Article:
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Your journey
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More info
You can access this
clinical trial
if you have
Breast Diseases, Anesthesia or Block
and you are
over 18
years old
4
The primary goal of this phase is to monitor the long-term effects.
The treatment is already on the market.
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The purpose

In this proposed study, the investigators are looking to conduct a prospective, randomised, double-blind, non-inferiority trial, to study single-shot pectoral plane (PECs) blocks versus continuous local anaesthetic infusion analgesia versus a combination of PECs blocks and local anaesthetic infusion analgesia, when it comes to providing analgesia for most forms of breast surgery. Breast surgery is common, and the optimal form of analgesia is currently unknown. Techniques involving local anaesthetic, such as pectoral plane (PECs) blocks and infusion pumps, are growing in popularity, as they reduce the amount of opioid medications used. Opioids are associated with nausea, vomiting, low blood pressure, drowsiness and constipation, and as such, opioid-sparing analgesic regimens postoperatively are becoming more common. These regimens will typically involve paracetamol, a NSAID (non-steroidal anti-inflammatory drug), and a local anaesthetic technique. Pectoral plane blocks involve a once-off injection of local anaesthetic at two locations within the chest wall, typically done after the patient undergoes general anaesthesia, but before the commencement of surgery. Local anaesthetic infusion pumps involve the insertion of a catheter into the wound at the end of surgery, before the patient emerges from general anaesthesia, that constantly emit local anaesthetic over a defined period of time. Each technique is considered extremely safe, and is considered acceptable as a form of pain relief in patients undergoing breast surgery. There are no published works comparing pectoral plane blocks with local anaesthetic infusion pump analgesia, and the investigators see a gap in the knowledge base that can be addressed. This study will allow efficacy, safety and cost of the three techniques to be compared. The investigators feel the study design is robust, and statistical analysis based on previously published works in the area of postoperative analgesia has allowed the study to be powered appropriately. Patients undergoing breast surgery are a vulnerable group, and this is recognised via the provision of a comprehensive Patient Information Leaflet and a commitment to respecting the process of Informed Consent. The investigators also recognise this is a stressful period in a woman's life, and the study will be conducted in a sensitive and compassionate manner. The study has been designed to be prospective, randomised, and double-blinded. The anaesthetic will be standardised in relation to analgesic and anti-emetic agents administered, in order to minimise variables. Chronic post-surgical pain is a growing area of research, and the follow-up telephone interview at 3-months will allow investigation of this. A Data Record Form will be utilised for data collection, which will subsequently be analysed statistically. Data will be handled sensitively, securely, and by the minimum number of researchers. A plan is in place for destruction of data at an appropriate time. While there will be no direct benefit to participants, including monetary considerations, this research study will add to the knowledge-base surrounding analgesia for breast surgery.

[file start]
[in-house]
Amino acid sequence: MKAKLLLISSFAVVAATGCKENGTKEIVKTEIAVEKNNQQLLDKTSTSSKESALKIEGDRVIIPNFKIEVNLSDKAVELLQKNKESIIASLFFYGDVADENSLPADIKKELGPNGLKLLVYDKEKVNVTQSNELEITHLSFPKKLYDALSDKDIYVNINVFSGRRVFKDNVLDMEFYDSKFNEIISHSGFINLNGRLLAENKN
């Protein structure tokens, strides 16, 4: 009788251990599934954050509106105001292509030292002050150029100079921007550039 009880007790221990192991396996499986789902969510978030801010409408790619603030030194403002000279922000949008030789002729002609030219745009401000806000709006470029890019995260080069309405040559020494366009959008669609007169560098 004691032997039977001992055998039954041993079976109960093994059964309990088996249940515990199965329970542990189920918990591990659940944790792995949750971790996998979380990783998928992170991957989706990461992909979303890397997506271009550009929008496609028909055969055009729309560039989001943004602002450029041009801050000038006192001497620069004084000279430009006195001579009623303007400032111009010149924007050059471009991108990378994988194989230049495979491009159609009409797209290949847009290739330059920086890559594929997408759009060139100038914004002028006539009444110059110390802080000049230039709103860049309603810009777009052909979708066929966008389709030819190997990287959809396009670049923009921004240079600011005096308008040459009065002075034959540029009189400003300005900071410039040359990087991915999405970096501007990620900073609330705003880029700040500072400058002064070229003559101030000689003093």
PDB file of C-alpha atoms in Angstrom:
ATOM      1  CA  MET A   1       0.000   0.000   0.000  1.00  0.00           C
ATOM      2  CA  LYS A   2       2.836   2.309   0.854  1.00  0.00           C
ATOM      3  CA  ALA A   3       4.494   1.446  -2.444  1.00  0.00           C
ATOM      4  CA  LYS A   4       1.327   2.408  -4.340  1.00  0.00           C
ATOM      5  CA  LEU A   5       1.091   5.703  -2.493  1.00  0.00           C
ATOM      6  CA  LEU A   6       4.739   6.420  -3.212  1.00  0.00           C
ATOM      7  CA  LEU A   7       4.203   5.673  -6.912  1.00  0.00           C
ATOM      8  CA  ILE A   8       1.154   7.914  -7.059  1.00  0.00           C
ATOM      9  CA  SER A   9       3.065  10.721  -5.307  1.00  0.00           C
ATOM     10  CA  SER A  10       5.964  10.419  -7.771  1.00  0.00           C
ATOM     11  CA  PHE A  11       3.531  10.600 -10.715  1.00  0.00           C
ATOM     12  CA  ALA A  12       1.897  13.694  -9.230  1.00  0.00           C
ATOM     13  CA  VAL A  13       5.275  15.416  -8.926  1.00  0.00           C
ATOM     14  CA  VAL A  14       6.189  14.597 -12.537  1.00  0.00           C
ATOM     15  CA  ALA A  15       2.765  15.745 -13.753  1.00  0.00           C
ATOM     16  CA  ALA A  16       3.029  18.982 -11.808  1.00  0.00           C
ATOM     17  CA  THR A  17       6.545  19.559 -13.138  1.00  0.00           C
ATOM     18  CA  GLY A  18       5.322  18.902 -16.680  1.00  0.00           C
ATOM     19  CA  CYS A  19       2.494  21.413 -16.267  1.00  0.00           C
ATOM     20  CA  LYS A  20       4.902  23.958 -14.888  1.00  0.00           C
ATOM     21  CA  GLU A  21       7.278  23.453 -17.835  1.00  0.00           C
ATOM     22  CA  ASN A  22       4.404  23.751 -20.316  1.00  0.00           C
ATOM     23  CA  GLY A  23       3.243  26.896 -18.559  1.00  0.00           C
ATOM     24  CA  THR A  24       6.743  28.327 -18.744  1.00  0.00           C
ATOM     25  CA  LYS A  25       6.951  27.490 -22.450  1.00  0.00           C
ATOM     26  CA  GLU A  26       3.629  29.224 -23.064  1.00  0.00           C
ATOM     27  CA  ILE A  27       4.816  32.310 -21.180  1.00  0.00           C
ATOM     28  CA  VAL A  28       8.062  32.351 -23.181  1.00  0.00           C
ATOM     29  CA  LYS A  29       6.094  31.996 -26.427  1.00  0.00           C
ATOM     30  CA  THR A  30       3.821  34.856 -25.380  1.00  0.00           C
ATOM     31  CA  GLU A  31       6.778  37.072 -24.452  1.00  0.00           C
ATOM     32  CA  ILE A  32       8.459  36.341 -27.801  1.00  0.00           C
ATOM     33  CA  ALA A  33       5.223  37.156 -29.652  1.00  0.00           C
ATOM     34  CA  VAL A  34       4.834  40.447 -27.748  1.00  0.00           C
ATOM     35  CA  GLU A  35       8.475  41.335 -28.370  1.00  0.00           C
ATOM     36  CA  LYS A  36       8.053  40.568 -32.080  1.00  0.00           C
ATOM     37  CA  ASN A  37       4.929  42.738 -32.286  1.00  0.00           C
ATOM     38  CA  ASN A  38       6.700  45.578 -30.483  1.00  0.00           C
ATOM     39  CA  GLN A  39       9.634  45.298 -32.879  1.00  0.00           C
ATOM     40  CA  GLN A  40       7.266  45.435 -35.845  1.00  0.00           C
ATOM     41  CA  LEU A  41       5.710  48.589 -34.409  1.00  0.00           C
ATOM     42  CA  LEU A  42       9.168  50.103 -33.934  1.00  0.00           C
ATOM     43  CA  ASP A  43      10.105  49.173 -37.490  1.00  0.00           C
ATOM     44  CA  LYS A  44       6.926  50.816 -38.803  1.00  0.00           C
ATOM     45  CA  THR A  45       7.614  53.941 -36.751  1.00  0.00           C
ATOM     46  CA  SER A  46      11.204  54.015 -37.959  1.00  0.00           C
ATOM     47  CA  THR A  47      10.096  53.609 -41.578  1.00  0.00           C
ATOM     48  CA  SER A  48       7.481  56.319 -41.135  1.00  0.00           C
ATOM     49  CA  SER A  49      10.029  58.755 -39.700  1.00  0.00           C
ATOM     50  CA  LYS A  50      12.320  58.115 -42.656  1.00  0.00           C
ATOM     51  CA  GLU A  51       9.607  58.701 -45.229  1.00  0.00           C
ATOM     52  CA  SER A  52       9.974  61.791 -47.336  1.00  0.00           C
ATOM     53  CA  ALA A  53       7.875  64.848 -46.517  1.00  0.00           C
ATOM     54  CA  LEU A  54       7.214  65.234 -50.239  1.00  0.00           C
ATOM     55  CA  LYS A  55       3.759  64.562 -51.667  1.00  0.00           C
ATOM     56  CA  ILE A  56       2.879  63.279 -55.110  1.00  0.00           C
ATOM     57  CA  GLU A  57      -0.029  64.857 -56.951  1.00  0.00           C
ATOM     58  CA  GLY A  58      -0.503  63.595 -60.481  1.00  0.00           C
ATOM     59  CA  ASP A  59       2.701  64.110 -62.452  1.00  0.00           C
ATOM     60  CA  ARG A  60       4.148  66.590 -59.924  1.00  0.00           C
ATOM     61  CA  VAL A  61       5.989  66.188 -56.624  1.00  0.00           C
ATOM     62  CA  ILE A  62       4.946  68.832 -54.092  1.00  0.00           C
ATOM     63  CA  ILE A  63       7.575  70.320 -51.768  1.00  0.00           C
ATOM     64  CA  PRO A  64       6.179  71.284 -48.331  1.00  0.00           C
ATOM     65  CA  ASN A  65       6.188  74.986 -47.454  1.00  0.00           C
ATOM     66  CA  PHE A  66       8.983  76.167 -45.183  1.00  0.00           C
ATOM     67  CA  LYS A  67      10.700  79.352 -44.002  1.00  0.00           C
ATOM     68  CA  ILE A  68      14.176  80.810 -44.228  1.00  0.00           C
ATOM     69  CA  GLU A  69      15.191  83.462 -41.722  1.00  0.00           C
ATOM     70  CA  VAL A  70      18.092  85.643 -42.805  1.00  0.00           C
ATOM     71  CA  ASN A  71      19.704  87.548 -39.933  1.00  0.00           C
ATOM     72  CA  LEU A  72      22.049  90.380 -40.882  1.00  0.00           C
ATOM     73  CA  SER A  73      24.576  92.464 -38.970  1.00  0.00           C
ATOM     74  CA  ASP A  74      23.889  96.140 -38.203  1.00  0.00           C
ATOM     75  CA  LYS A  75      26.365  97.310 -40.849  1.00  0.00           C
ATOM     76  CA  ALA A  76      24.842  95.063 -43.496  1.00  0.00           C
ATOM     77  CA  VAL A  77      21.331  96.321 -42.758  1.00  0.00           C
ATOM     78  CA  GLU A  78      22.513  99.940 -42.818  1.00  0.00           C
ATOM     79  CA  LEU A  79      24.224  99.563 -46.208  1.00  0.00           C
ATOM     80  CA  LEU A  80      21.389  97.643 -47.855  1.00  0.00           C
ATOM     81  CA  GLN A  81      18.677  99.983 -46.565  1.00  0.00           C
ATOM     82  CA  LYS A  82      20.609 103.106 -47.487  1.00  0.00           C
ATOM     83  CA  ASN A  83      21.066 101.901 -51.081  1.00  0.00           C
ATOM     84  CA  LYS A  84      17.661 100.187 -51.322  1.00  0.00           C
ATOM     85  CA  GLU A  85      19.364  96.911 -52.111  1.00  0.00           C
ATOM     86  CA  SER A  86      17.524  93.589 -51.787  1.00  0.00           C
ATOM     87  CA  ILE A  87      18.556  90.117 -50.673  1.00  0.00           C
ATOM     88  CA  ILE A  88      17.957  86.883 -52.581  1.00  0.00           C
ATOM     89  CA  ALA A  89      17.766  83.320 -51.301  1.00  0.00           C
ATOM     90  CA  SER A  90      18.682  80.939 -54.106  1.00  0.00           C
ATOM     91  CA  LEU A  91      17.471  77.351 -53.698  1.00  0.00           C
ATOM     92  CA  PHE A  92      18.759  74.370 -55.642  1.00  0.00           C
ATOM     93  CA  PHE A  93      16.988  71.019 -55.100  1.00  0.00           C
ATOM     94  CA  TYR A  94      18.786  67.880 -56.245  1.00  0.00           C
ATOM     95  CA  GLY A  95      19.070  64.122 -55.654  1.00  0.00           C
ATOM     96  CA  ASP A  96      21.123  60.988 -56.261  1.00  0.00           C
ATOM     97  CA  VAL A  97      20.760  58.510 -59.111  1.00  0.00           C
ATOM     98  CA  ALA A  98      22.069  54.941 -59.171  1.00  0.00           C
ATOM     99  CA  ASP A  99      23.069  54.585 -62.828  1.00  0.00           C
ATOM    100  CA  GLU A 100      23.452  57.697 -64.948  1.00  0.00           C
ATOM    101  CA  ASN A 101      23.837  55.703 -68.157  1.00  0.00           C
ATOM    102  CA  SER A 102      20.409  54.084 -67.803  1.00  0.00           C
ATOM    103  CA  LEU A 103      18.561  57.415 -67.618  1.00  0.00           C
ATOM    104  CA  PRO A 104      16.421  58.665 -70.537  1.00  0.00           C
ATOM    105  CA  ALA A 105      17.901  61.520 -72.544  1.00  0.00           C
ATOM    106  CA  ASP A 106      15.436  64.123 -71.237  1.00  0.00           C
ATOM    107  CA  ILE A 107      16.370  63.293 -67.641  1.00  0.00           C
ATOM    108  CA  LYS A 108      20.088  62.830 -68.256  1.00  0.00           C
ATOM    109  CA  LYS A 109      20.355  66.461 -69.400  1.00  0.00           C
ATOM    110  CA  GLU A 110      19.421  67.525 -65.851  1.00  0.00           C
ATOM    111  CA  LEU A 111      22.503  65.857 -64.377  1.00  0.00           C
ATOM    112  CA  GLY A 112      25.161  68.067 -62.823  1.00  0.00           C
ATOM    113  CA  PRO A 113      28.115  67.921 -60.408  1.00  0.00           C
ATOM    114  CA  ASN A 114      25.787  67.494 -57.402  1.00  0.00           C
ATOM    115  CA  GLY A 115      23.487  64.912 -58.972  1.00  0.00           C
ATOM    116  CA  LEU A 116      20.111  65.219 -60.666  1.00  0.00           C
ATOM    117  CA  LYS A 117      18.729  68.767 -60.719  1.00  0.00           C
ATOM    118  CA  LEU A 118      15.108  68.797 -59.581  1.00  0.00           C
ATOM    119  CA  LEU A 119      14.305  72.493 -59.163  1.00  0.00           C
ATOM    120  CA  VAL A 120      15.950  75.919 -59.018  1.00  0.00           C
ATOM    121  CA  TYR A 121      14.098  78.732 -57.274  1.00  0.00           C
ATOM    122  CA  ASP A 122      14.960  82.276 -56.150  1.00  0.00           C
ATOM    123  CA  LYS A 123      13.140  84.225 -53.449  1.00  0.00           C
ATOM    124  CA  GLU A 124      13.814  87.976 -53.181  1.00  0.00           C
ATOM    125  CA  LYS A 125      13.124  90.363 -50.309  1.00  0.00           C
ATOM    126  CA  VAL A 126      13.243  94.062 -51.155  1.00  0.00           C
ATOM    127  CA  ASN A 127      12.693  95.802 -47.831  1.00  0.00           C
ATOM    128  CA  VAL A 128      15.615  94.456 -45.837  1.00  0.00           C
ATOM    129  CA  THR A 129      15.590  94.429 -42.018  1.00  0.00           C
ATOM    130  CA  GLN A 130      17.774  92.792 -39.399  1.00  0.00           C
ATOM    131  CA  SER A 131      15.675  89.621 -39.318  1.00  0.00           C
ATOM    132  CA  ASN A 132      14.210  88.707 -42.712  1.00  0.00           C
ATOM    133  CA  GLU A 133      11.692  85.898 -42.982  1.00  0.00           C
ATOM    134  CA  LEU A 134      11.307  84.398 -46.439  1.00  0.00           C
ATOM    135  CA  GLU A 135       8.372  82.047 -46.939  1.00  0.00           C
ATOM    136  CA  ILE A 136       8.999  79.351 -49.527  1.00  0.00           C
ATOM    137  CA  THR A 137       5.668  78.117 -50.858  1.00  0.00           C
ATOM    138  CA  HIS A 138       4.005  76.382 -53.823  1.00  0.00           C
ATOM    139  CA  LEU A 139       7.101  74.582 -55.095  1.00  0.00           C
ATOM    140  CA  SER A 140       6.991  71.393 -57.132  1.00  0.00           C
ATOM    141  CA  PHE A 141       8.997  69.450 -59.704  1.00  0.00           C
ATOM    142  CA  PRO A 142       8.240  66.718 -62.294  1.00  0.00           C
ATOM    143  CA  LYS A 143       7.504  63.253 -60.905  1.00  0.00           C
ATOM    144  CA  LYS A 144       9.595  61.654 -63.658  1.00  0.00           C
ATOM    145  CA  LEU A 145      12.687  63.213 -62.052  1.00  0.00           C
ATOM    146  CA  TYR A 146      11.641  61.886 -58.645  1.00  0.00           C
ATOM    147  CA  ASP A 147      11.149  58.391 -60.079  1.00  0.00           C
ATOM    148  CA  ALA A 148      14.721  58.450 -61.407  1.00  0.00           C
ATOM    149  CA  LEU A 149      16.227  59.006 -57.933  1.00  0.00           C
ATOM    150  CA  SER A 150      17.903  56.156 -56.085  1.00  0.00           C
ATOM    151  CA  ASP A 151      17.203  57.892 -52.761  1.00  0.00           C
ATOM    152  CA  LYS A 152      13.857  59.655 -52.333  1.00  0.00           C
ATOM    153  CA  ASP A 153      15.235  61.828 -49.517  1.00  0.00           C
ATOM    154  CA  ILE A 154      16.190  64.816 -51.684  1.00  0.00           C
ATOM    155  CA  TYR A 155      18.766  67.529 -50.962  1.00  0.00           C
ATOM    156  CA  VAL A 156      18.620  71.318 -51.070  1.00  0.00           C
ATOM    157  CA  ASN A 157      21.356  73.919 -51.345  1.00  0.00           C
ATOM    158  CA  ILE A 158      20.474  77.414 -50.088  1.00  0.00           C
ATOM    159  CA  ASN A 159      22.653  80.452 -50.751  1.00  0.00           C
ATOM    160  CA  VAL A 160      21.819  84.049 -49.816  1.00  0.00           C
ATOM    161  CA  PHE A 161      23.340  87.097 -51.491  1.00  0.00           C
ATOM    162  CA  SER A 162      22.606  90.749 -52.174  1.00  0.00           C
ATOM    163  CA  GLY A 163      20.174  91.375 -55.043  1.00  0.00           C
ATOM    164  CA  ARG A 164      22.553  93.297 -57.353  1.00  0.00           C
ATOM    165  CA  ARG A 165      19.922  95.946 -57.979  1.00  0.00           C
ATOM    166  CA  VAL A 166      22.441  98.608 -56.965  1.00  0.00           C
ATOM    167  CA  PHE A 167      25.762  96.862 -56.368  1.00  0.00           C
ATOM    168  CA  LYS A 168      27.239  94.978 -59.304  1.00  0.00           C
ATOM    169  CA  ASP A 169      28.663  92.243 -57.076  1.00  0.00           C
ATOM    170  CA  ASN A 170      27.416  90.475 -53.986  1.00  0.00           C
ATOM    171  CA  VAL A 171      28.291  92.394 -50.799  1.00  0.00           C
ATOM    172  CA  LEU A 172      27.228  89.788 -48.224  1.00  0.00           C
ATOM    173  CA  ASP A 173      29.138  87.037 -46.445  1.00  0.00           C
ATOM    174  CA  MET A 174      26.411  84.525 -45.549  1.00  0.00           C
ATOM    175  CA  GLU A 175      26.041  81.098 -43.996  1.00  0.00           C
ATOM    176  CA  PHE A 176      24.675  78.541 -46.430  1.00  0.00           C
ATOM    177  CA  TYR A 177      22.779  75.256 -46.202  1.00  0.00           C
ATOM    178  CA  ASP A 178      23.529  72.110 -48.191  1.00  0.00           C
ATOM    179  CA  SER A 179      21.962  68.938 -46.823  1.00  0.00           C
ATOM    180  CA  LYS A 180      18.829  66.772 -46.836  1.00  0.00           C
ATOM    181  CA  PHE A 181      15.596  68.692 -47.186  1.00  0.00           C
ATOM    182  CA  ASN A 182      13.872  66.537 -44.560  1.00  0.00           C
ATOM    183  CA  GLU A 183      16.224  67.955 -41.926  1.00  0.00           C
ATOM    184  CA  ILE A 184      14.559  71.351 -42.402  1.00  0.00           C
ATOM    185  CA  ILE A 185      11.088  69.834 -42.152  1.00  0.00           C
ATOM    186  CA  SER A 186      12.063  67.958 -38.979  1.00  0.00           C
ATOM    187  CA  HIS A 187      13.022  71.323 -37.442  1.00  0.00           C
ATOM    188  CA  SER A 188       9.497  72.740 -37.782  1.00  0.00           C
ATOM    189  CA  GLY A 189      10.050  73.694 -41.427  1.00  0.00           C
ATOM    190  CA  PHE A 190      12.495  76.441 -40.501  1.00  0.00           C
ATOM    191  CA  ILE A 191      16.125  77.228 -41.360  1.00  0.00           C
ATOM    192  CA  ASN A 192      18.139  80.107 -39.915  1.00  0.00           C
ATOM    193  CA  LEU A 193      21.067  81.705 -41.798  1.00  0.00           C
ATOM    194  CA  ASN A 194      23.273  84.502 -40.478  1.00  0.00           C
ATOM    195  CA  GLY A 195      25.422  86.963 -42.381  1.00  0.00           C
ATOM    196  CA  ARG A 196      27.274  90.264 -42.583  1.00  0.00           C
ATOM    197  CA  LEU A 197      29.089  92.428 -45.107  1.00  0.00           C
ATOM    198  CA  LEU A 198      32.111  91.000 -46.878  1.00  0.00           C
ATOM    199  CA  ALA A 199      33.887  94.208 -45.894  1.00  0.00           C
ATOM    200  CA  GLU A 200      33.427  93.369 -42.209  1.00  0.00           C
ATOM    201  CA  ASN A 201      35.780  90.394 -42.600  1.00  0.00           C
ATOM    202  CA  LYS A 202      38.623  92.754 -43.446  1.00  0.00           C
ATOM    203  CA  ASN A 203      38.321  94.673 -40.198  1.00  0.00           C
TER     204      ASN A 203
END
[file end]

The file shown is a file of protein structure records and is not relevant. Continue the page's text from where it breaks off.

Provided treatments

  • Procedure: Pectoral Plane Block
  • Procedure: Local Anaesthetic Wound Infusion Catheter

Locations near you

Unfortunately, there are no recruiting locations near you. Please check the list with all locations below.
Tris trial is registered with FDA with number: NCT03024697. The sponsor of the trial is Mater Misericordiae University Hospital and it is looking for 45 volunteers for the current phase.
Official trial title:
Single-shot Pectoral Plane (PECs) Blocks Versus Continuous Local Anaesthetic Infusion Analgesia or Both PECs Block and Local Anaesthetic Infusion After Non-ambulatory Breast Cancer Surgery: A Prospective, Randomised, Double-blind Trial